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A little over a decade ago, vaccine coverage across the world plateaued. According to the World Health Organization (WHO), immunizations stalled despite being “one of the most successful public health interventions.” This was further complicated by the COVID-19 pandemic, which brought about various disruptions in vaccine production, distribution and in-person patient visits. After years of relative stagnation, the number of children who missed out on any kind of vaccination ballooned from 12.9 million to 18.1 million from 2019 to 2021.
Thankfully, the tide is turning. The number of children who did not receive a single vaccine lowered to 14.3 million in 2022, compared to 18.1 million just the year prior. With numbers nearing pre-pandemic levels, now is the perfect time for nurse practitioners (NPs) to encourage vaccinations to keep patients healthy across their entire lifespan. Together with the American Association of Nurse Practitioners® (AANP), NPs have the continuing education (CE), tools and resources they need to improve vaccination coverage in their patients’ communities.
“Infants and children need to get vaccinated to prevent diseases like hepatitis, measles and pertussis. Though most children get recommended vaccines, some U.S. communities have low vaccination coverage that puts them at risk for outbreaks,” says the U.S. Department of Health and Human Services (HHS). Unfortunately, disruptions to health care services during the COVID-19 pandemic resulted in declines in outpatient pediatric visits. Patients and their families were hesitant to step into their NP’s office for risk of COVID-19 exposure. This issue was further compounded by vaccine hesitancy and misinformation, which swelled around the COVID-19 virus. Fewer vaccine doses were administered as many children missed their well-child visits and recommended vaccinations.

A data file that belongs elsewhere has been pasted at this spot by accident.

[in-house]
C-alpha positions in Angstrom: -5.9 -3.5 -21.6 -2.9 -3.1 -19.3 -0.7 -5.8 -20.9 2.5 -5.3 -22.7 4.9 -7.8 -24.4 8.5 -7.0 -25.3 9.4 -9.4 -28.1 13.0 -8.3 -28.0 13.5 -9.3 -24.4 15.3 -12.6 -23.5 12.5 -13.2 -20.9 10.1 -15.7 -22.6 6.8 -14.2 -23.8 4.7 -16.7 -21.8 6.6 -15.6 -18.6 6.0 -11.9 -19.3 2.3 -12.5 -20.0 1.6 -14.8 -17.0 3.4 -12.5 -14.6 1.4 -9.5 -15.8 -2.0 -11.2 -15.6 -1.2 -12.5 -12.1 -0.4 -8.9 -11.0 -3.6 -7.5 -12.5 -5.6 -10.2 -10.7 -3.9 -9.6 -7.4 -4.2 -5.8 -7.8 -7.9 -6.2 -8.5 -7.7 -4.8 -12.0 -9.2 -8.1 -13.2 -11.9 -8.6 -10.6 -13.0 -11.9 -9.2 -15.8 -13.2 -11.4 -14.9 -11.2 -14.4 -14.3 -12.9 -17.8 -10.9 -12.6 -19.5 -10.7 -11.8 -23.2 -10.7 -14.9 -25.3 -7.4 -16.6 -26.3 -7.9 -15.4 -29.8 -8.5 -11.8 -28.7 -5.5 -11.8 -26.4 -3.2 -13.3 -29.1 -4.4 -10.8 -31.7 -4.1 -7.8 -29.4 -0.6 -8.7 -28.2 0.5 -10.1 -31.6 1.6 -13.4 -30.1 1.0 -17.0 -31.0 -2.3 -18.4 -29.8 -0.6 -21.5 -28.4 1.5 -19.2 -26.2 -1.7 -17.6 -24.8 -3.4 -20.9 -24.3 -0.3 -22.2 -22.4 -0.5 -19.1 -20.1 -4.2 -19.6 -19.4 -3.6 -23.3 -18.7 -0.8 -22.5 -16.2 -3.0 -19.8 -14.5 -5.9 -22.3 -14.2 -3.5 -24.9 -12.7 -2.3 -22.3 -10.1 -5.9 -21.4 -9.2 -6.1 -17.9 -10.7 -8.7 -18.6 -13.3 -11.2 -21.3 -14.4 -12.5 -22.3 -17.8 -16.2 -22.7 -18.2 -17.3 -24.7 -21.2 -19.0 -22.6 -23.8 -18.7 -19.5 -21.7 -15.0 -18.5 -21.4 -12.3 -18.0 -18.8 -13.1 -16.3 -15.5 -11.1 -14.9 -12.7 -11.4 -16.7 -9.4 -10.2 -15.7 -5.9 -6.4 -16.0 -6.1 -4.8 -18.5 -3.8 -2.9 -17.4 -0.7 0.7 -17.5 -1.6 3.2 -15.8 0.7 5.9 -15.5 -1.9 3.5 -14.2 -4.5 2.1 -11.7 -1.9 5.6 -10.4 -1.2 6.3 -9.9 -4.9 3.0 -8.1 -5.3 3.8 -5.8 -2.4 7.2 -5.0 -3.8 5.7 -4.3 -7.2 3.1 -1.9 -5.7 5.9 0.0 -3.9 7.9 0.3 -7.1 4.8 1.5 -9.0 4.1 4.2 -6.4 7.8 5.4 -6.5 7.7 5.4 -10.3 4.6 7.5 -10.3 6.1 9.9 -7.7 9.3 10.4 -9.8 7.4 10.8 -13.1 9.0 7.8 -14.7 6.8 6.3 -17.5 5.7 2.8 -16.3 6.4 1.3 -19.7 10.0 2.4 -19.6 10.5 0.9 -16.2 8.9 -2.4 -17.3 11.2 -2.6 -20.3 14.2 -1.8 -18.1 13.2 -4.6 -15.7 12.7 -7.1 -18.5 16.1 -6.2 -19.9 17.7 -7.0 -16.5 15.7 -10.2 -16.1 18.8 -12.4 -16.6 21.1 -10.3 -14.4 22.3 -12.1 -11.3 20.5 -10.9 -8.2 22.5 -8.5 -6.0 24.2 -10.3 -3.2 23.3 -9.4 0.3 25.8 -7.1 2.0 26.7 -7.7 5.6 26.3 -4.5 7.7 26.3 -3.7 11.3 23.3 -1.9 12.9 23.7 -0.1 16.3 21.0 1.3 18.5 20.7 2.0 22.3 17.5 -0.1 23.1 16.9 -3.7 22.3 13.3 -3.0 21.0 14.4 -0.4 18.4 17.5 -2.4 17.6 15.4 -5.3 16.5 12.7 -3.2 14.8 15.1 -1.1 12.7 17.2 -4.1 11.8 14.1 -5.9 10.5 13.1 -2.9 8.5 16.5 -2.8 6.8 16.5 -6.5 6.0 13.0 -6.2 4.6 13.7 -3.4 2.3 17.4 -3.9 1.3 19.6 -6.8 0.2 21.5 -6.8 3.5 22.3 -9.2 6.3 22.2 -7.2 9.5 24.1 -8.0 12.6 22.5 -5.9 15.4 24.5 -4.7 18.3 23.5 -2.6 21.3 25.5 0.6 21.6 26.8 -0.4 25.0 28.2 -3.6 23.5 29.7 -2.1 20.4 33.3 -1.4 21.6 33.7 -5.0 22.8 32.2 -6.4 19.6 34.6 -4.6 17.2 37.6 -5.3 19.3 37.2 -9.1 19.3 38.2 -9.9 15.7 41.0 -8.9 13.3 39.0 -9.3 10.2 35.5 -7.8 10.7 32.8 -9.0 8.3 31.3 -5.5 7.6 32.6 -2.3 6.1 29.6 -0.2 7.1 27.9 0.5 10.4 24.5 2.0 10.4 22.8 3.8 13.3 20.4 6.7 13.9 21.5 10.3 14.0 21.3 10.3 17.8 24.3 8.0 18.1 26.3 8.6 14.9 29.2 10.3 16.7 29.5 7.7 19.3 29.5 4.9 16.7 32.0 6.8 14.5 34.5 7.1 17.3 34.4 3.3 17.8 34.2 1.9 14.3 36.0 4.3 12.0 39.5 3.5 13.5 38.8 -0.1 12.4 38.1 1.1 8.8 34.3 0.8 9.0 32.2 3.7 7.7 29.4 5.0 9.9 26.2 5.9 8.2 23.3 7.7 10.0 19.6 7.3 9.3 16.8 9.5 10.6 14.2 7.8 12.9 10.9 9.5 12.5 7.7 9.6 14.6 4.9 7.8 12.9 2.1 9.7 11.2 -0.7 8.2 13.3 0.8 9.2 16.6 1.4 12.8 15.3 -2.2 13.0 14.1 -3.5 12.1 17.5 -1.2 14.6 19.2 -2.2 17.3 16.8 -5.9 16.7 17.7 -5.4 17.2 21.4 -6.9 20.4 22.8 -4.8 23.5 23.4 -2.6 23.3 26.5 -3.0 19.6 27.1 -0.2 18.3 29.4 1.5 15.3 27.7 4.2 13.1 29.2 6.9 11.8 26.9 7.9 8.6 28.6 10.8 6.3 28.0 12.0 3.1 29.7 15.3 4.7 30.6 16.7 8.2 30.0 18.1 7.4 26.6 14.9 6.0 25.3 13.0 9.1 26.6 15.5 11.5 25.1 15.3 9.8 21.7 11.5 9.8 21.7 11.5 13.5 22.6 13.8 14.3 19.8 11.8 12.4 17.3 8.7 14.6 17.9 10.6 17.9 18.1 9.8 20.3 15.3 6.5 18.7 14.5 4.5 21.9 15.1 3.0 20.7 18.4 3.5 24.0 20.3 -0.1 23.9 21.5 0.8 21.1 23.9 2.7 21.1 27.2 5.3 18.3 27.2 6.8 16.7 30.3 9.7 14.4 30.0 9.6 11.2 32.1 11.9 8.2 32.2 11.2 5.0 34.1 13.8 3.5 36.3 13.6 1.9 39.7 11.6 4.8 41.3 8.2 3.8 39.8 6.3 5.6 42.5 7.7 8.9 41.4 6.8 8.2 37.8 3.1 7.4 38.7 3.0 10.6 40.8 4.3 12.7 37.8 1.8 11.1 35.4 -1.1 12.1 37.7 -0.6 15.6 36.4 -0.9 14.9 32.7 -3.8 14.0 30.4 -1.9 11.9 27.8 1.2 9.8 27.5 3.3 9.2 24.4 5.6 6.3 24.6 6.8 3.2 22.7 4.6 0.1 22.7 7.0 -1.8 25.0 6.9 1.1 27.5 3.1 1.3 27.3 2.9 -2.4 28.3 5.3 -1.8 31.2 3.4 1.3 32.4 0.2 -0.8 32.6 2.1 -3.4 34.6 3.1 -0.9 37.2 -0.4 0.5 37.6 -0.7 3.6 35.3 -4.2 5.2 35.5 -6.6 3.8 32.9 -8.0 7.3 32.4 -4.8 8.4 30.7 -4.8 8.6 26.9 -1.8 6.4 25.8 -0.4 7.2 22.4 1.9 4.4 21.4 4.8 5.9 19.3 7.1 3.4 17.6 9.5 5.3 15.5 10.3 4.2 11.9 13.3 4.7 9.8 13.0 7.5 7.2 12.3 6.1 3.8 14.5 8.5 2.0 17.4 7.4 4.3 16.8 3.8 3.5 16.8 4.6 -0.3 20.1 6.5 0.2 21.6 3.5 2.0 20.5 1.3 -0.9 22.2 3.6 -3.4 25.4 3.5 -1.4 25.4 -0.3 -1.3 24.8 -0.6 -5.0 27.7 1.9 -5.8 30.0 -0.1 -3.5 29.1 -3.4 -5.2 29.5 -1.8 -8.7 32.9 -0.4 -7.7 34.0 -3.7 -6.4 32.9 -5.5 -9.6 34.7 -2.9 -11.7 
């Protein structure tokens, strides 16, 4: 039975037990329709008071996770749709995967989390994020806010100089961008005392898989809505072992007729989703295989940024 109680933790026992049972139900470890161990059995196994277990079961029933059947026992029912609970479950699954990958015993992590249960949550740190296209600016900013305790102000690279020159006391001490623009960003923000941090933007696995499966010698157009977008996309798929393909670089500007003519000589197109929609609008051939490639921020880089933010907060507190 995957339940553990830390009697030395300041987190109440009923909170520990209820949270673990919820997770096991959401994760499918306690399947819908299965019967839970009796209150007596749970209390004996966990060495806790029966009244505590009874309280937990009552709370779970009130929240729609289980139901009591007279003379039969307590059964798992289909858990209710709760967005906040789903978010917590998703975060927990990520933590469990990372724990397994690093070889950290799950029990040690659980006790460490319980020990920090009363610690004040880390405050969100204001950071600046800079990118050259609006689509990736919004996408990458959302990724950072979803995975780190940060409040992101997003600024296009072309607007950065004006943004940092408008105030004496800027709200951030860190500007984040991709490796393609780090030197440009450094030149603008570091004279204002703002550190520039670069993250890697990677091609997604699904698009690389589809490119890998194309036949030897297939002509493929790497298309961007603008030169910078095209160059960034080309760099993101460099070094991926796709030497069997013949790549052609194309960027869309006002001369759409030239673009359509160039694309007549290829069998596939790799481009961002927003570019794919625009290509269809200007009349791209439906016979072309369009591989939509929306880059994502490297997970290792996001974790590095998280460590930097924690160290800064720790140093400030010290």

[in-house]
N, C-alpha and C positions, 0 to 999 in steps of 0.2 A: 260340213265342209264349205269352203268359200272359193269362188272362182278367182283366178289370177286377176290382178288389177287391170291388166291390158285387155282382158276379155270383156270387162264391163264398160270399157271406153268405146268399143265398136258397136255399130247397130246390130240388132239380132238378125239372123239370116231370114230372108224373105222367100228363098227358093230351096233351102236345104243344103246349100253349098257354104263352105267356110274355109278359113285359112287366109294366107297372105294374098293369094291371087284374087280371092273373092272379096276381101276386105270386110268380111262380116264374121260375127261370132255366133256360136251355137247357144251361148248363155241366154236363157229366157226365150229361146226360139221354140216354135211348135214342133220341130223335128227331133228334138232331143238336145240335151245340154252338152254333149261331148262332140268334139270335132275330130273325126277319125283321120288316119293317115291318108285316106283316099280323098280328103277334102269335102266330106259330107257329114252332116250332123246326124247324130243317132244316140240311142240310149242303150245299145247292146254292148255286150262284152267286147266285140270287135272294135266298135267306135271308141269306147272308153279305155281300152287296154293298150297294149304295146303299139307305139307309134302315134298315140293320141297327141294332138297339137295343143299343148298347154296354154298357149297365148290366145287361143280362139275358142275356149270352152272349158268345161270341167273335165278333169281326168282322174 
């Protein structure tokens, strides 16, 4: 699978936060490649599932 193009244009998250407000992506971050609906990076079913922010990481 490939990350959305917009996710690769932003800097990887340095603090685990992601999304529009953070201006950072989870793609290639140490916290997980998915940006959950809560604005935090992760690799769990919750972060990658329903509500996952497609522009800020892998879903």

In order to help you stay up to date on vaccination guidelines, AANP has launched a new course entitled “Immunizations: Getting Your Families Ready for the School Year” in the AANP CE Center. Part of the new Course of the Month program, this activity is free to members throughout the month of August and covers current recommendations for school attendance based on the 2023 vaccine schedule, as well as the most recent recommendations for the COVID-19 vaccine. If you’re facing challenges related to vaccine education, enroll in “Pediatric Vaccine Concerns: A Warm Approach for Cold Feet” to explore effective strategies to respond to parental vaccine hesitancy in your practice.
In addition to vaccinating children in time for the new school year, it’s important that patients keep up with their recommended vaccinations into adolescence and well into adulthood. Per the HHS, “Adolescents, adults and older adults also need vaccines. For example, adolescents need the human papillomavirus (HPV) vaccine, older adults need vaccines to help prevent pneumonia and almost everyone age six months and older needs a yearly flu vaccine.”
Unfortunately, trends in adult vaccinations — especially those relating to the flu vaccine — have yet to recover from pre-pandemic levels. Less than half the U.S. population received their influenza vaccine in 2020-2021, a decrease from prior years. Other vaccine-preventable diseases, such as pneumococcal disease, result in thousands of deaths and more than 100,000 hospitalizations every year. Nearly 1 in 3 Americans will develop herpes zoster, or shingles, in their lifetime, and an estimated one million cases occur annually in the U.S. You can help protect patients in your community from these vaccine-preventable diseases with the latest guidance, strategies and resources from your NP organization.
Do you want to earn more free CE credit and gain the tools to protect your patients from the second most common cause of vaccine-preventable disease? Continue your immunization awareness journey by enrolling in the recently added course, “Pneumococcal Vaccination Across the Lifespan,” in the AANP CE Center. Complete this activity to earn 1 CH of CE credit (0.5 of which may be applied toward pharmacology).